About the League of Underwhelming Miniature Painters

The League of Underwhelming Miniature Painters (LUMP) is an Elk Grove (Sacramento Valley), California area organization dedicated to improving the quality of tabletop wargaming miniatures for painters of all levels. We endeavor to be more than underwhelming.  Founded by Peter Kelly as a mechanism to help fellow gamers improve their painting skills we hope that LUMP can eventually have a broad reach within the hobby offering encouragement and advice to gamers everywhere.  We’re always looking for more authors and contributors to join the League.
0d35b6cPeter Kelly, Founder— I started playing miniature games as an adolescent.  My first foray into gaming was Dungeons and Dragons 2nd Edition at about age 11.  Miniatures were a tool to help bring the story alive on the table top and I started by painting models from an old Citadel adventurer’s pack that included a Dwarf, Barbarian and an Elf.  I remember reading about the concept of “washing” a model but not being able to figure it out.  I played various games with models until I was about 16 or so.  At that point girls and cars became more important and my time gaming decreased rather dramatically.  In college I found out about the Game’s Workshop small scale game, Epic and played it a bit here and there.  Out of college I played various games with friends on Friday nights including Necromunda.  It really wasn’t until about 2011 that I got interested in playing Warhammer 40K and painting models again.  In the three years since, my painting skills have gone from essentially nothing to relatively decent through practice and reading up on various topics.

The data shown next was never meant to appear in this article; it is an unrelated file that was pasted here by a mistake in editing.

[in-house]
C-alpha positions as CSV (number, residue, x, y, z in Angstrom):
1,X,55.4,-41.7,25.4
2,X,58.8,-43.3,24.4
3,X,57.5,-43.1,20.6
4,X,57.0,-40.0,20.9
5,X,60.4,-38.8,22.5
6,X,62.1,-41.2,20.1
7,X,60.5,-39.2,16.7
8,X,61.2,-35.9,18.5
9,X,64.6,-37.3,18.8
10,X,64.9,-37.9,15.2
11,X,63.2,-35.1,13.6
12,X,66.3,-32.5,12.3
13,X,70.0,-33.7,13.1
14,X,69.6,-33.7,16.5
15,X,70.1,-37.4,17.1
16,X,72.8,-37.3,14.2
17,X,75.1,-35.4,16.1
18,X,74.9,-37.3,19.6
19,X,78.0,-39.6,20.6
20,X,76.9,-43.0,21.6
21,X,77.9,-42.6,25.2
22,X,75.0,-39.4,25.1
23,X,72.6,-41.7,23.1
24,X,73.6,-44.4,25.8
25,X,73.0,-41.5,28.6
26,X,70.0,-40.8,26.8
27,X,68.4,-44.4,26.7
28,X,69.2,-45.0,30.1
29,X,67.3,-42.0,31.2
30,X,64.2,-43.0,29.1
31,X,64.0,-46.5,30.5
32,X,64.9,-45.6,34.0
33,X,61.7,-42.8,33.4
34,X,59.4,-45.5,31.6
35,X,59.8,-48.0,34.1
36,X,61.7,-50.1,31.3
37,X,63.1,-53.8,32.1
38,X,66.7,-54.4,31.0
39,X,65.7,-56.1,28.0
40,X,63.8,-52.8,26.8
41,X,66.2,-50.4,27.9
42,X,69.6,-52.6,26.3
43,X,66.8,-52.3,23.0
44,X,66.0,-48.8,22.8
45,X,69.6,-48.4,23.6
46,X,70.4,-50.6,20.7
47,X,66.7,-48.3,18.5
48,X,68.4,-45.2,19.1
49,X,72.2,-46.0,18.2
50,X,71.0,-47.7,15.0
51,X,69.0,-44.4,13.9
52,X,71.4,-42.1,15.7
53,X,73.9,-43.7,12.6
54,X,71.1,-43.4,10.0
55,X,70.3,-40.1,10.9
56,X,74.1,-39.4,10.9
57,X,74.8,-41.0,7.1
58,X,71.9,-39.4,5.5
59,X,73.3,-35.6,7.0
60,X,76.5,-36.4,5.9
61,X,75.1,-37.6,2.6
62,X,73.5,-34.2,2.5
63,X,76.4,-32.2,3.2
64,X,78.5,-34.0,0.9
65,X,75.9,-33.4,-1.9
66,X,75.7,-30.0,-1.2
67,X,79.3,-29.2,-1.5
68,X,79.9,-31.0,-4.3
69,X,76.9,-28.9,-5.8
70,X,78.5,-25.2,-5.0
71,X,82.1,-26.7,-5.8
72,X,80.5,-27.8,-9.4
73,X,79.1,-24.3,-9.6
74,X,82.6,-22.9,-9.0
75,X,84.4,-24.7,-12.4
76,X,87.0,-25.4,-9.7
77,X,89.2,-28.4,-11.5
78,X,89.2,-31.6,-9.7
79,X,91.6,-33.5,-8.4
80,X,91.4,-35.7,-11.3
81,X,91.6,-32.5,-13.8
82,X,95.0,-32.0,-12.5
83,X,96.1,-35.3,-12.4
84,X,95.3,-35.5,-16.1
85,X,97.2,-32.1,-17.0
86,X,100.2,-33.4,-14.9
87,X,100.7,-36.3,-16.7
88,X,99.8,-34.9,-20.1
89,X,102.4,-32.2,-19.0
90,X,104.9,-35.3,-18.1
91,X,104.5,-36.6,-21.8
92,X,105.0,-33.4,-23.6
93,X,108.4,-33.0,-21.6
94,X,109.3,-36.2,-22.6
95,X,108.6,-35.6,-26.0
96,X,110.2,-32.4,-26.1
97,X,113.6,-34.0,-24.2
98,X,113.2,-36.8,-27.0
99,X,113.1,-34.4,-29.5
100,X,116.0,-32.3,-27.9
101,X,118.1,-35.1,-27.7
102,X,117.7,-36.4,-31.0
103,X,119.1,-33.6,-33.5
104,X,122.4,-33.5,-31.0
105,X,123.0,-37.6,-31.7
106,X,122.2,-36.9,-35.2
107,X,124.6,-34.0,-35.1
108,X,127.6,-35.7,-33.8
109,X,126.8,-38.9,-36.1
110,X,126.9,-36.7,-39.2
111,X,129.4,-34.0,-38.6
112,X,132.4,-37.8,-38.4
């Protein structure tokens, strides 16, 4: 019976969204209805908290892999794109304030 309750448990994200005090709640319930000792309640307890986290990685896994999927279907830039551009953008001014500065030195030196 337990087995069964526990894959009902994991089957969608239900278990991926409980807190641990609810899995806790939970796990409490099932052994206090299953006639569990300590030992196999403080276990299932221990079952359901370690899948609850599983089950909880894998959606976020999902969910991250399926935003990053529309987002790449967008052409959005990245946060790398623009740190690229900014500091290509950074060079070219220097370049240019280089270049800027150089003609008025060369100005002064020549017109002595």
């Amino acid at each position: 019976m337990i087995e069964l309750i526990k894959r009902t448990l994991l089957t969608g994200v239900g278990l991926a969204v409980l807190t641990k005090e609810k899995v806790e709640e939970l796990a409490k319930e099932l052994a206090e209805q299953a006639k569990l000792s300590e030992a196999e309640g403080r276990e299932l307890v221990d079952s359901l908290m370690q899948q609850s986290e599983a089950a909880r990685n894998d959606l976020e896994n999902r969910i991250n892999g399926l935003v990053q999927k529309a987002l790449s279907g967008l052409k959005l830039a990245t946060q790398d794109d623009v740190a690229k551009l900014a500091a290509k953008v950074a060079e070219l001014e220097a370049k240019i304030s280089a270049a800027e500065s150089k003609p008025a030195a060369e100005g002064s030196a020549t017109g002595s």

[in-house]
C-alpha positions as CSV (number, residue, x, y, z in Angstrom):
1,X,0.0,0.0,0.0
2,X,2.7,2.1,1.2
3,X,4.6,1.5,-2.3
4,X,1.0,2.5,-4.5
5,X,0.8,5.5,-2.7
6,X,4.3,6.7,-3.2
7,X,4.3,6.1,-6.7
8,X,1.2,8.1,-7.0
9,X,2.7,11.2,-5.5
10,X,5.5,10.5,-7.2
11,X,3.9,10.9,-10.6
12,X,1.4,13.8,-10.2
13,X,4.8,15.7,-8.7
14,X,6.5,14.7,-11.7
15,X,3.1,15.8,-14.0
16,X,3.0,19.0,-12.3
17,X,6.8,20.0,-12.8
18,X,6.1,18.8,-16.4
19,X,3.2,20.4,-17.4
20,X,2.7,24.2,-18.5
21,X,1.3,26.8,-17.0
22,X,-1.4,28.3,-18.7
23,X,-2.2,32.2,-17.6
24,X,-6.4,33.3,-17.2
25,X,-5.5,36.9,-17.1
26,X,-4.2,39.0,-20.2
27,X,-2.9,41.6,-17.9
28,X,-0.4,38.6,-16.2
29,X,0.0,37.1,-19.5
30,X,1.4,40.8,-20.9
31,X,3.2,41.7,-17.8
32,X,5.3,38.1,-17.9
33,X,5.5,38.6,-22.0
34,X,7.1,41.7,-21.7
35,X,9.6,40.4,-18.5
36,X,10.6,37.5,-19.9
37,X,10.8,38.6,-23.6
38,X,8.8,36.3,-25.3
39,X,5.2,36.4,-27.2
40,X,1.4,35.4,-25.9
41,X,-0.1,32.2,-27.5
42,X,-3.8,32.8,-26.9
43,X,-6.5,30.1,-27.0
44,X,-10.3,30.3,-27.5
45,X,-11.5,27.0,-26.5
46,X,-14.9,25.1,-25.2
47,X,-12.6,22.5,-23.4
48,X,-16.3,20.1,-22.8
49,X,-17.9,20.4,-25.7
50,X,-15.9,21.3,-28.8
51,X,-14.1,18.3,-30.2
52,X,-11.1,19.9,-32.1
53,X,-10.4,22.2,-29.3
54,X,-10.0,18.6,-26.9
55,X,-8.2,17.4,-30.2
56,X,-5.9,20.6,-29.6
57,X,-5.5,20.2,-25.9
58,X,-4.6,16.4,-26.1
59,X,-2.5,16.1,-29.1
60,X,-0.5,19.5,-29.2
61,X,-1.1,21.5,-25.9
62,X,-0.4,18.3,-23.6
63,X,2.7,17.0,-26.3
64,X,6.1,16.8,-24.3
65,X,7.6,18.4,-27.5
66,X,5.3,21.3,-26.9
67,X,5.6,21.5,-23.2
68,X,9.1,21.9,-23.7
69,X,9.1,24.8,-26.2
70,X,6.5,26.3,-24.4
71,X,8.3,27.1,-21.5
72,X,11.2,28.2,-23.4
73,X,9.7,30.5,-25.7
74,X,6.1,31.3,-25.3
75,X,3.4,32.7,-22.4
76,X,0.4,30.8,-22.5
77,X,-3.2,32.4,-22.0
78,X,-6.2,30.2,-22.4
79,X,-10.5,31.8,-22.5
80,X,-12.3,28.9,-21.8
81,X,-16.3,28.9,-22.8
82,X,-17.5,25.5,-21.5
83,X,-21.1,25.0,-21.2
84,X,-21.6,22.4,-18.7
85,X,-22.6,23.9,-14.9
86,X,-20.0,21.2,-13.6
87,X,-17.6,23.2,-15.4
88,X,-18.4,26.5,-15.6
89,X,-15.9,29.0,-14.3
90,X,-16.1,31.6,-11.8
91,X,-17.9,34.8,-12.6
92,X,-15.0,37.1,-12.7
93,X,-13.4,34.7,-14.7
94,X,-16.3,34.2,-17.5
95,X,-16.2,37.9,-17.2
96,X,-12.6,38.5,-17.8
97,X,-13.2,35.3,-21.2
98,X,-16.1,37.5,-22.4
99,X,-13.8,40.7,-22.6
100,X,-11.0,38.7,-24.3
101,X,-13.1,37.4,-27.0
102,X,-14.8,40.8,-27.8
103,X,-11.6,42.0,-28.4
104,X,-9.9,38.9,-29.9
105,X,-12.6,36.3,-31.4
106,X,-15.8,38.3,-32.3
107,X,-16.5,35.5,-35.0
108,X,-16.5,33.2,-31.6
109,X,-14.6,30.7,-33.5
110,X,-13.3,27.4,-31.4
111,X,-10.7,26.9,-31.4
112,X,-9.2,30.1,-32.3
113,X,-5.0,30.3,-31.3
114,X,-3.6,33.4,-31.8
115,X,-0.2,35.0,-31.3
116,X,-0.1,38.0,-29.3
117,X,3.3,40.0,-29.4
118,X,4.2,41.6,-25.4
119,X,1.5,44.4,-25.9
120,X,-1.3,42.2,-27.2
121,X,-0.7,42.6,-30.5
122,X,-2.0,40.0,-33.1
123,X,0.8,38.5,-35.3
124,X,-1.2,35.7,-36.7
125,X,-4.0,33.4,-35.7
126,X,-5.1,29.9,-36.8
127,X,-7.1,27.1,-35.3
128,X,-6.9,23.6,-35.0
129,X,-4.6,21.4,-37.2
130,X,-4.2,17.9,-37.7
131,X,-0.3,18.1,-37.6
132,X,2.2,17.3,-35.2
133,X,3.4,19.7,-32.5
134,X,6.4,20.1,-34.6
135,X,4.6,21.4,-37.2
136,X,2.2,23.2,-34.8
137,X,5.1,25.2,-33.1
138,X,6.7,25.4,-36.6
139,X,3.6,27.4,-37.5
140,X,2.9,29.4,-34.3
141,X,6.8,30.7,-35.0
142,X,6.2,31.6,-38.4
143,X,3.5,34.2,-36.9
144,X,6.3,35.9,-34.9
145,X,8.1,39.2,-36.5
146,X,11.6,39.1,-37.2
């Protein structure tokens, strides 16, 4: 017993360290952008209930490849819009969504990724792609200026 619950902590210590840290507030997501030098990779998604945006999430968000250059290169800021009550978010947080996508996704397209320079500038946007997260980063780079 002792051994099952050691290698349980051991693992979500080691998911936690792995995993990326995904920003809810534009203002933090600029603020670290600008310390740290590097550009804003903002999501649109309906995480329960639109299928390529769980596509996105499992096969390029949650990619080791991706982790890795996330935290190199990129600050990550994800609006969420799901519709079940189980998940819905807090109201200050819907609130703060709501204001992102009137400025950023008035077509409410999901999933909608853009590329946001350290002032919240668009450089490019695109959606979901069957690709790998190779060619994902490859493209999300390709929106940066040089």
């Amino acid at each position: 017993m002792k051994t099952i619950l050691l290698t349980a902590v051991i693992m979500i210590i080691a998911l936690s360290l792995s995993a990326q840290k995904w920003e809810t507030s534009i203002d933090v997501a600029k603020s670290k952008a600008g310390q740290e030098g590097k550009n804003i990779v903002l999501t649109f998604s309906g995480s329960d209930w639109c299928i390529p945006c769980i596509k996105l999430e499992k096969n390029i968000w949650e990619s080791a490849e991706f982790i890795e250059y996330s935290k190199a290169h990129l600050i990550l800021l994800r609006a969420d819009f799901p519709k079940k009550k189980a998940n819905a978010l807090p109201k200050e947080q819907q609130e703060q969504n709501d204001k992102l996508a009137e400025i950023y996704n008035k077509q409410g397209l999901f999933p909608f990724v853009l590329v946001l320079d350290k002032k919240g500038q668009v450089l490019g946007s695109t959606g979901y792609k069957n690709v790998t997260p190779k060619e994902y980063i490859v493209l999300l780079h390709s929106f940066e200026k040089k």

Current Contributors
Ben Vaughn— I first discovered 40k midway through 3rd Edition, and caught the bug hard.  Prior to this, I’d never had an interest in anything artistic, much less painting.  It was quite an adventure learning how to build and paint miniatures.  Since then, I’ve made a point to learn a new technique or two with each new army I paint, and that has both pushed me to become a better painter and a well-rounded player.  I’m currently working on an Imperial Knight household, but I have no doubt that I’ll eventually return to my one true army, the Thousand Sons.